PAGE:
The only type of building that could be said to be truly harmless from an environmental perspective would be indigenous architecture, built with only the use of human and animal power and without the use of power tools, modern materials, and modern technology. Blacksmith forged tools would still have a carbon footprint though that impact could be minimized if the steel was repurposed instead of mined. Of course industrial mining for ores and the smelting and processing of them has a devastating effect on the environment. Buildings built with only human power (no power tools), using joinery instead of metal screws and only materials from the immediate environment would have minimal overall impact as well. Once you tap into grid or generator power, industrially produced tools, rechargeable batteries, etc, you greatly increase the embodied carbon of the structure. I applaud all those who embark on the path of keeping it pure, but I think, until we’re aware of all of the ramifications, we shouldn’t judge those who make use of modern materials and tools.
Let’s look at this from another angle. Would a house, built only of natural materials that had been shipped in from distant locations be a sustainable dwelling? Of course not. If we only use the materials as a criteria for natural building and not the carbon footprint and environmental impact, the very term natural building can become misleading and another avenue for cynical profiteers to greenwash unsustainable building and confuse clients and the public.
Moderates and Zealots: Can’t We All Just Get Along?
I don’t want to demonize the zealots and purists, I think it behooves all of us to use as many natural, locally-sourced materials as possible and as many repurposed and recycled materials as we can, but sometimes, a technology like earthbag is exactly what allows us to do this. By the same token I don’t want the zealots to demonize me. I am a dad, a husband, a member of an intentional community, a teacher of natural building, an artist, a musician, a writer, a game designer, and many other things, and I have to make the absolutely most efficient use of my time and resources that I can. For this reason I do use modern tools and materials, to make better, mostly natural structures, that are healthier for those who live within. Technology has upgraded every aspect of human endeavor, why shouldn’t it upgrade building as well, in the service of sustainability? Am I willing to learn new ways? Yes, of course. If someone can point me to a better way of doing things, a more sustainable way of doing things, a more affordable and time and resource friendly way to do things, it will improve my craft and it will help me share that knowledge with others. I don’t want to be silenced though, as some have tried. I think we moderates have an important voice to add to the conversation.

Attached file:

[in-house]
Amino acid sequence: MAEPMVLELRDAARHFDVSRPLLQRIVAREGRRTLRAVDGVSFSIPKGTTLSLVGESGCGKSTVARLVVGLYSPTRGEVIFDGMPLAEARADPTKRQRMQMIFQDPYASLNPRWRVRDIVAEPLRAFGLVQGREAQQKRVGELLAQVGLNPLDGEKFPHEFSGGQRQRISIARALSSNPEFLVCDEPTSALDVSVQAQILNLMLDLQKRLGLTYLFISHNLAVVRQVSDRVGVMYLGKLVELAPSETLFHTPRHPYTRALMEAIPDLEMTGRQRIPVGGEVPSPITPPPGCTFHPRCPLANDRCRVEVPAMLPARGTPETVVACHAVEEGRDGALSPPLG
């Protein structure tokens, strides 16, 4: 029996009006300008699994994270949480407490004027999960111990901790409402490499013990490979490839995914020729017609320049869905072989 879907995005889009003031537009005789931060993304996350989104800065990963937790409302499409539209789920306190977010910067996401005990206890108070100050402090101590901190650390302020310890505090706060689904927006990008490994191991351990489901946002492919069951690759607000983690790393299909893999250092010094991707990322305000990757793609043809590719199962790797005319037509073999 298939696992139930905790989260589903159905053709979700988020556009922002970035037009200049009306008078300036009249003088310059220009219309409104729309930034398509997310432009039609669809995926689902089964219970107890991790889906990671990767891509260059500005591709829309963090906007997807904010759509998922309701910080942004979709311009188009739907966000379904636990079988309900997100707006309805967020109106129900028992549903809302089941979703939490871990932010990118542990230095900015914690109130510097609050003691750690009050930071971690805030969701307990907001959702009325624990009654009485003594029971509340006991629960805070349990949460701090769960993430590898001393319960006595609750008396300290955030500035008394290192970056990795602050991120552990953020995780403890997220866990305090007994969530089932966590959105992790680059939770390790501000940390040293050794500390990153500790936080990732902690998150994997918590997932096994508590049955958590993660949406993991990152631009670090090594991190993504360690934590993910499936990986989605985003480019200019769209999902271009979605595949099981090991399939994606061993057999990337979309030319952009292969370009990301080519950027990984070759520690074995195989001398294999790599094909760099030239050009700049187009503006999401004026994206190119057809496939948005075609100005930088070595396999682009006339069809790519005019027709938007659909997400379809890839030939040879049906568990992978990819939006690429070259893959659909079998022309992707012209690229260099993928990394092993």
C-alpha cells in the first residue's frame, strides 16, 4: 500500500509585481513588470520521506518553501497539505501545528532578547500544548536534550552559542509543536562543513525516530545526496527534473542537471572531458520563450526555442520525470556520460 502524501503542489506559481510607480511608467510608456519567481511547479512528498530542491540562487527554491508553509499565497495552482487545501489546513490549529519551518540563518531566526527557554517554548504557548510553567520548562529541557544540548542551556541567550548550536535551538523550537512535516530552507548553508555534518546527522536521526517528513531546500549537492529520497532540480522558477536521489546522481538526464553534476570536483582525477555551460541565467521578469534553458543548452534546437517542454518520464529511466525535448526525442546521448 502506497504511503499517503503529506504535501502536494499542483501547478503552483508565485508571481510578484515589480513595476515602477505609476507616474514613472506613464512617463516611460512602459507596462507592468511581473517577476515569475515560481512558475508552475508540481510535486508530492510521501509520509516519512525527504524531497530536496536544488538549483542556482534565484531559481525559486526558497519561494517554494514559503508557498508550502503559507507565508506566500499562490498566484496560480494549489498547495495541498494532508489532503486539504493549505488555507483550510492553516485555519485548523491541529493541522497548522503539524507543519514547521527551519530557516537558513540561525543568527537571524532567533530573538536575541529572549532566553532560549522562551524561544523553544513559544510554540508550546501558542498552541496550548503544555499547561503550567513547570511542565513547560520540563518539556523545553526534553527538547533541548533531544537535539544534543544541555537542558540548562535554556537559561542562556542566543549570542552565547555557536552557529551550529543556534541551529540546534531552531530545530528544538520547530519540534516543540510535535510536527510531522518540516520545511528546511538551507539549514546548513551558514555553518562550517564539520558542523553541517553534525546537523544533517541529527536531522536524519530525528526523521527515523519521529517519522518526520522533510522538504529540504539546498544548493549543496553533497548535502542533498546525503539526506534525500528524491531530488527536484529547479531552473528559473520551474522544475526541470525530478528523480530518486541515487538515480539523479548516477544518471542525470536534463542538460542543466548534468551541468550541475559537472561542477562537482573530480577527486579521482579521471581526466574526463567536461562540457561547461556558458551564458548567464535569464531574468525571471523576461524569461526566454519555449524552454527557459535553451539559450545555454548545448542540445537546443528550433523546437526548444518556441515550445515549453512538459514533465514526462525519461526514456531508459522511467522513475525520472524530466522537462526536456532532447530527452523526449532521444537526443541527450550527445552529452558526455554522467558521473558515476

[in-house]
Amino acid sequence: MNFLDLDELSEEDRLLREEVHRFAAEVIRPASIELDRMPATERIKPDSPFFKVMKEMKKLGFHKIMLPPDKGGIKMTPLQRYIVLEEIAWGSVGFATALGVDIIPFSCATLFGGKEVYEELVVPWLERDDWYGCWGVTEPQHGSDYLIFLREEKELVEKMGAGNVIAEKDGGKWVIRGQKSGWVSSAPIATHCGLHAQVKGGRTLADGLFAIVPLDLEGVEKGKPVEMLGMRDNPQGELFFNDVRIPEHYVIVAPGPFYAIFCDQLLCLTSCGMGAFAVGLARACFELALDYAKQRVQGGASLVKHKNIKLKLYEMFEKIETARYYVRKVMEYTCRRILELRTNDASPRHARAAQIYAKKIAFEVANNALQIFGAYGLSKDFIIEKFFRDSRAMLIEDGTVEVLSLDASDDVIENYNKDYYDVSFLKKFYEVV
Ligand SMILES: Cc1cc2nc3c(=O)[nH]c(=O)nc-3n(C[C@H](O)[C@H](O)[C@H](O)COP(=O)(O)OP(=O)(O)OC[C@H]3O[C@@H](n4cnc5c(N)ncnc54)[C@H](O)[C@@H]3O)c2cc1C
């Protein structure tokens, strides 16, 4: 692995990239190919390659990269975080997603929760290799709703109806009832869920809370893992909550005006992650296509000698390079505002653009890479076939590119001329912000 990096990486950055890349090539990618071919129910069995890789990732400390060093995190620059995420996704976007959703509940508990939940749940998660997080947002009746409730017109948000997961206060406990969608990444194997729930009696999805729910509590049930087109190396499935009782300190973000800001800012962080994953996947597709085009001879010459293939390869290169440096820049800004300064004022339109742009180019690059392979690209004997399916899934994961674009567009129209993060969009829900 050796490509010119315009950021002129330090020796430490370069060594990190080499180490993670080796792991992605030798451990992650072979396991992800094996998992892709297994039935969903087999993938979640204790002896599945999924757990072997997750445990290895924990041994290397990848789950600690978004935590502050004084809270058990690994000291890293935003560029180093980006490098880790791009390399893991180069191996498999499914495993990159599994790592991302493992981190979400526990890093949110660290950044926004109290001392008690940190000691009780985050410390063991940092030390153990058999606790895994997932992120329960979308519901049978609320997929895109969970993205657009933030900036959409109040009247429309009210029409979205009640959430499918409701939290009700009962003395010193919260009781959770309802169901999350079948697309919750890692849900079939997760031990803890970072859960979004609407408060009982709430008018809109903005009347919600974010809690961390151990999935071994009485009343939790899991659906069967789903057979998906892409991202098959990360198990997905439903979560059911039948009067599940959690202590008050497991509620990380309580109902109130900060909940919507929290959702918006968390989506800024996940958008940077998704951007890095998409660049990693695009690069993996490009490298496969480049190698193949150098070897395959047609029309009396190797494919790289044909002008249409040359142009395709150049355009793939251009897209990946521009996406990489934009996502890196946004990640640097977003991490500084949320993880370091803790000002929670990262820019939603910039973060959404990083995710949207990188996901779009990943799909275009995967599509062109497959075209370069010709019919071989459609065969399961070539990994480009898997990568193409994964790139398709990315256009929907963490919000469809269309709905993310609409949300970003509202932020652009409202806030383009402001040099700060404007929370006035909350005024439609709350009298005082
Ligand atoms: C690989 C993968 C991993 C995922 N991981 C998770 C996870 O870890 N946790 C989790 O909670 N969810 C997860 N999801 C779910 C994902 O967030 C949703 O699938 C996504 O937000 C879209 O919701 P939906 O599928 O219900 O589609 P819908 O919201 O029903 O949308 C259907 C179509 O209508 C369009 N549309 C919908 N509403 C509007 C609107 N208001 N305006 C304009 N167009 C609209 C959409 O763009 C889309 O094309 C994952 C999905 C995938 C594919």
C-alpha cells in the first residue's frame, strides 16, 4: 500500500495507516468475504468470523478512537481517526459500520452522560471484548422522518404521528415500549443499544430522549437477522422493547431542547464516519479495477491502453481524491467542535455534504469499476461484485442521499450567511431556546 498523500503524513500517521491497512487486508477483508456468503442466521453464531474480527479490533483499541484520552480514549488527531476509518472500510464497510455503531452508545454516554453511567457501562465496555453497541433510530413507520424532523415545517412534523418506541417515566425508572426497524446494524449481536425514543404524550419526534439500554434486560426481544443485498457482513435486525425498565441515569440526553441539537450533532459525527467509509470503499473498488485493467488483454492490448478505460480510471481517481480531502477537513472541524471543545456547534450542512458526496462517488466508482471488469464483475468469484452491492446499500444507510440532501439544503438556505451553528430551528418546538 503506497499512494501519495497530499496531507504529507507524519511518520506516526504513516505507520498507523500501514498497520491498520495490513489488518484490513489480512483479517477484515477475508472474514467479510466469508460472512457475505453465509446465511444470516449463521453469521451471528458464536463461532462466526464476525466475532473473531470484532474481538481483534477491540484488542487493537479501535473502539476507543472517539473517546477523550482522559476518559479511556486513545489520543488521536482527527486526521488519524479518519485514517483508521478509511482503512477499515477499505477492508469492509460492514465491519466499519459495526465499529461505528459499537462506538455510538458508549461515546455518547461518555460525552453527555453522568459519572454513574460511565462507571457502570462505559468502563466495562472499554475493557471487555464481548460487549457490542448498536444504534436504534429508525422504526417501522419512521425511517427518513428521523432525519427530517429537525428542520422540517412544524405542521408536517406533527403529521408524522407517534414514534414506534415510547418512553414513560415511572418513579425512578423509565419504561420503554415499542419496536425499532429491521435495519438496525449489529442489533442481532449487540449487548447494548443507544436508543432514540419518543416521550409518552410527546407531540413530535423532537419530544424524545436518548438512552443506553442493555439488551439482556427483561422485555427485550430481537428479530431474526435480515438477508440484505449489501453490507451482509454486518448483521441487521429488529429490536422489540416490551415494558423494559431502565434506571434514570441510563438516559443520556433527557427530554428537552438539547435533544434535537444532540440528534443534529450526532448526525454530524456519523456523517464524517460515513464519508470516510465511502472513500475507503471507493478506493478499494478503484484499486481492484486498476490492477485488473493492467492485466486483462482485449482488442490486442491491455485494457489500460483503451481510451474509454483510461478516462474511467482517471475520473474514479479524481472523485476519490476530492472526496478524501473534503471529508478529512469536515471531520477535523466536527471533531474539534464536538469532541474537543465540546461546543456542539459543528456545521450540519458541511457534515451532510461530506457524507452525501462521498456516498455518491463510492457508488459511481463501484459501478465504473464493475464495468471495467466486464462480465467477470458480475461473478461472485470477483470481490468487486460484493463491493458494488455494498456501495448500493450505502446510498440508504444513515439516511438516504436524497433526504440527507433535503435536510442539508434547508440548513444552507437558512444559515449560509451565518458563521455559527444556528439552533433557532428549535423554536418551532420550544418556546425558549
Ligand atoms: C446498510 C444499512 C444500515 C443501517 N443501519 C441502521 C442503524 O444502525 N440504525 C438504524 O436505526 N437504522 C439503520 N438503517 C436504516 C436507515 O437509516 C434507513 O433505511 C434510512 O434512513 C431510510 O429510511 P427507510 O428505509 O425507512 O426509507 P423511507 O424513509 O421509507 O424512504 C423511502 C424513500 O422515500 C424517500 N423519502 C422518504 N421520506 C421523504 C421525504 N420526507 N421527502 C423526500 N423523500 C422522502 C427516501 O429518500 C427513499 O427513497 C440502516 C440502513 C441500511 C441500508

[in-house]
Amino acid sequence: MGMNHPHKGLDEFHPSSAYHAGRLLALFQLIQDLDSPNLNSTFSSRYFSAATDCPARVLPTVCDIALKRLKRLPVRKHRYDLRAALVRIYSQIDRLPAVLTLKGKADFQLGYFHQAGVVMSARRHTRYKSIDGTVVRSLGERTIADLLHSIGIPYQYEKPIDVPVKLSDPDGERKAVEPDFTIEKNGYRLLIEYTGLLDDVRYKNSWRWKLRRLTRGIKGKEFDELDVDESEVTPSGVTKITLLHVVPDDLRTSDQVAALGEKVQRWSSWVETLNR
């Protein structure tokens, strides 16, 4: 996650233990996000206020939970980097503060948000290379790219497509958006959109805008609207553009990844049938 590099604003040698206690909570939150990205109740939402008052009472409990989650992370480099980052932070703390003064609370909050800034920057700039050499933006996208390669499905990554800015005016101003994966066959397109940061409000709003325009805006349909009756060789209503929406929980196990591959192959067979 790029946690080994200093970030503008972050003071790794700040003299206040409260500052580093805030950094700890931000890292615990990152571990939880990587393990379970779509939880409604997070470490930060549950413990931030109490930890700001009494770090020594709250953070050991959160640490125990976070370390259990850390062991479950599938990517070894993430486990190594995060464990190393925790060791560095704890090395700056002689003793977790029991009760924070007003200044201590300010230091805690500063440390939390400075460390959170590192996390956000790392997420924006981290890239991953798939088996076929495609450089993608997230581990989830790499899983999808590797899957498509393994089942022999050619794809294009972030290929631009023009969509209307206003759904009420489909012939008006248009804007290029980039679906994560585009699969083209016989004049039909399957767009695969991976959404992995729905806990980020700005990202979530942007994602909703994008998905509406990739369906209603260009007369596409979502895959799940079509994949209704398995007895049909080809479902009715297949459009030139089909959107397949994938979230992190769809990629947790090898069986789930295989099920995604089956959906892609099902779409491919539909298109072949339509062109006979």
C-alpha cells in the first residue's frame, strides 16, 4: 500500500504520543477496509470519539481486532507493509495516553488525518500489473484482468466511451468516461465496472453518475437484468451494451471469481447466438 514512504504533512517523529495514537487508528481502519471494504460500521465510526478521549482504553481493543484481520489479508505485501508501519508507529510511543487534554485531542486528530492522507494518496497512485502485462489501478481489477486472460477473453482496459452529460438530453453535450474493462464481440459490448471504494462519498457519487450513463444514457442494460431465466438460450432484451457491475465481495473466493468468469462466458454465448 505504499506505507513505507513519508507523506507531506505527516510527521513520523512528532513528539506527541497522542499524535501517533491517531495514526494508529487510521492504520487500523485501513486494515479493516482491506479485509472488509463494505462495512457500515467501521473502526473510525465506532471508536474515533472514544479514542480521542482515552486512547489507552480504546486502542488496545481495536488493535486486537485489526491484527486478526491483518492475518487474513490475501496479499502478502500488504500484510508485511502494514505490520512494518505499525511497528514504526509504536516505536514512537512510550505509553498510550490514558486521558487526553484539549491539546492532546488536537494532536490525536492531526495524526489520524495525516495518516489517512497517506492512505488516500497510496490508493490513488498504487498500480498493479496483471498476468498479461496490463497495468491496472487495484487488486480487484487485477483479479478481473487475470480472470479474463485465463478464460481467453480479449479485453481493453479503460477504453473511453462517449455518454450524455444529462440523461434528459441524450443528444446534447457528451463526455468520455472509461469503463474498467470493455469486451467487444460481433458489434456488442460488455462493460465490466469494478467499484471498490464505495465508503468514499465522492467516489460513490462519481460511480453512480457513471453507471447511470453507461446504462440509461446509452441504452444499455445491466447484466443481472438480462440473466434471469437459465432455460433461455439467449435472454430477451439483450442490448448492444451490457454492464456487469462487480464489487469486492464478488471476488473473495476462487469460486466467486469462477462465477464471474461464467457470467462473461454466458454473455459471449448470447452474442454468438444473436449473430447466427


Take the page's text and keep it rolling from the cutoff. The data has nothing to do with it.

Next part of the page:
One NBZ, an admin of a natural building group on facebook, attacked an article I shared about Presence in Hormuz 2. Their comments were very condescending and hostile. I told them that I was going to write this article and post it, so I could think about some of the subtleties of the subject. They tagged me 10 times in one post (a tactic I see they use regularly) and I told them it was borderline harassment. Then they began censoring my posts and deleting all of my responses. Then they sent me a condescending private message and I challenged them to an open debate, one where they weren’t hamstringing me by erasing my responses. Instead they decided to make me disappear and blocked me from the group, a group that I had been a peaceful contributor to for over a decade.
I won’t name names and I don’t harbor any hard feelings but I want to be allowed a voice. They even indirectly admitted at the end of their message (I still have a copy of it) that they attacked the superadobe article I shared because they thought plastic didn’t have a place in natural building, hence, in one stroke, they condemned earthbag, superadobe, and hyperadobe building, which have been widely and universally accepted as natural building for decades. This person claims to be a super-expert and toots their own horn continuously. I don’t care how much knowledge you have, it doesn’t give you the right to treat people like dirt. Unfortunately, their narrow view is doing a lot of damage to the natural building information available to the public. A few small minds are limiting the options and knowledge available to many.
I think we should all be allowed a voice, even if we disagree with the self-styled experts. Maybe that’s the difference between we moderates and the zealots—we don’t want to deprive anyone of their voice, even if we don’t agree with them.
Thank you for reading!